Taming the Anger Monster in Children – Part 4



When children get angry, parents often jump in to stop the anger, usually because they don’t want to hear it or don’t know how to deal with it.  However, being able to listen to your children’s feelings without judging or criticizing allows them to feel heard and gives them a healthy way of voicing their emotions.

What is Active Listening?

Active Listening:

  • involves paying full attention to the person speaking.

  • sends a message of awareness and acceptance for your child’s experience, feelings, struggles, or point of view.

  • helps your put words to feelings.

When children feel that they have been heard, their anger often dissipates.  As you listen, your children may provide you with a greater understanding of why they are feeling the way they are.

What Active Listen Sounds Like

Hear an example of a mother using active listening with her child at a birthday party:
cake full of candles


How to Active Listen

You can active listen in a number of different ways:

  • By using your body language
    Show your children that you are attentive through your facial expressions, nodding, leaning forward, establishing eye contact, and stopping whatever else you are doing so it is clear you are not distracted.

  • By mirroring back what you hear them saying
    “You wish you could blow out the candles on the cake.”

  • By providing your children with a safe place to unload or vent their strong feeling and helping them to identify the feeling
    “You are really angry; you are so furious.”

  • By helping them to understand the underlying issues that may be bothering them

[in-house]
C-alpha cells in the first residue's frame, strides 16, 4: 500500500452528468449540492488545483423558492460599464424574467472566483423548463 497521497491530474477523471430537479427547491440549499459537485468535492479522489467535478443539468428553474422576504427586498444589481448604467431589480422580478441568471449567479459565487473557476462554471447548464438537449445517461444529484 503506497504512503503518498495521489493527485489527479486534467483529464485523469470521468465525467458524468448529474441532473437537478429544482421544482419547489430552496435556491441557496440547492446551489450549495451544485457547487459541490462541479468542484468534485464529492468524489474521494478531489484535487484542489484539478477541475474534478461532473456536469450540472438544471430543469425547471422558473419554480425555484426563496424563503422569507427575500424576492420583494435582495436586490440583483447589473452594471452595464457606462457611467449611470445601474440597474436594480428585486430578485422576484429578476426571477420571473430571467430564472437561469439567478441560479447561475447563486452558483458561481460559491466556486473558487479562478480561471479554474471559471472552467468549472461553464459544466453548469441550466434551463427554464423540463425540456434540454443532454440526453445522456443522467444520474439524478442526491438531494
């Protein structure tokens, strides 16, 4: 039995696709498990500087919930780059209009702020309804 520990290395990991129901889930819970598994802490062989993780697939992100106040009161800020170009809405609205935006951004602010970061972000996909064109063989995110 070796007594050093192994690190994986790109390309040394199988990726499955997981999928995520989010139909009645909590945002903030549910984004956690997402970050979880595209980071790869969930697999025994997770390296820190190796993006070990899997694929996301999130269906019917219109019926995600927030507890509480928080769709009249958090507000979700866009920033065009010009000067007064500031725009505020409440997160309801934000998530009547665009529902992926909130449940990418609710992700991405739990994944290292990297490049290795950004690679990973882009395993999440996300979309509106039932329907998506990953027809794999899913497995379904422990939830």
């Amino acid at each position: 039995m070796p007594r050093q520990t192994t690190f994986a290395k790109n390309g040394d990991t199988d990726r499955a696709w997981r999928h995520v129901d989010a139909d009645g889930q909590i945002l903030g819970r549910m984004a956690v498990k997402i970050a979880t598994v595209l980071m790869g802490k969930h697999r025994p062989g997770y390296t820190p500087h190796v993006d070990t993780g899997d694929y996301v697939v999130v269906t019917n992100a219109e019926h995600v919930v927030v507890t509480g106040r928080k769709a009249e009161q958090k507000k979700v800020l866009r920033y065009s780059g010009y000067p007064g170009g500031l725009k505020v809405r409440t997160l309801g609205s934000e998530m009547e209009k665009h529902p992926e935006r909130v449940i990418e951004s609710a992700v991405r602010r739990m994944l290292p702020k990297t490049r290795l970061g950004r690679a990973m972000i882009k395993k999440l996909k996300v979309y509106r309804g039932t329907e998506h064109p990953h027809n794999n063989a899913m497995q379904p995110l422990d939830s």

“It can be hard to go to a party and have all of the attention on the birthday child and not on you.”


Use Sentence Starters

You can use the following sentence starters to help you when active listening and you can teach them to your children:

“It sounds like…”
“You wish…”
“That makes you feel…”
“You didn’t expect…”
“You needed…”
“It seems unfair that…”


Additional Tips

  • When children are upset, usually there a need that is not being met or a feeling that is not being heard or expressed.  You can ask yourself:  “What does my child need?” or “How might he be feeling?” This might guide you to a greater understanding of what your child is experiencing.

  • When your children have strong emotions, stick with listening to them, giving them an opportunity to get it out and then move on from their anger.  At another time, you can help them explore solutions, give them advice, or discipline them – just not when they are operating from the emotional rather than logical part of their brain.


  • You don’t always have to solve or fix your children’s problems, concerns, or frustrations. In fact, expressing the belief that they have the ability to handle their own emotions and think about solutions to problems on their own builds their belief that they can handle life’s challenges.

  • When life is difficult, it can be reassuring for your children to know that at least one person is there to listen.  By offering support and comfort, you can be the person your children turn to during the tough times in their lives. 

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For more information about managing anger, check out the following books. Purchasing from Amazon.com through our website supports the work we do to help parents do the best job they can to raise their children.

You Can Control Your Anger: 21 Ways to do It by Borchardt The Explosive Child by Ross Greene Angry Kids, Frustrated Parents by Terry Highland and Jerry Davis How to Take the Grrrr out of Anger by Elizabeth Verdick


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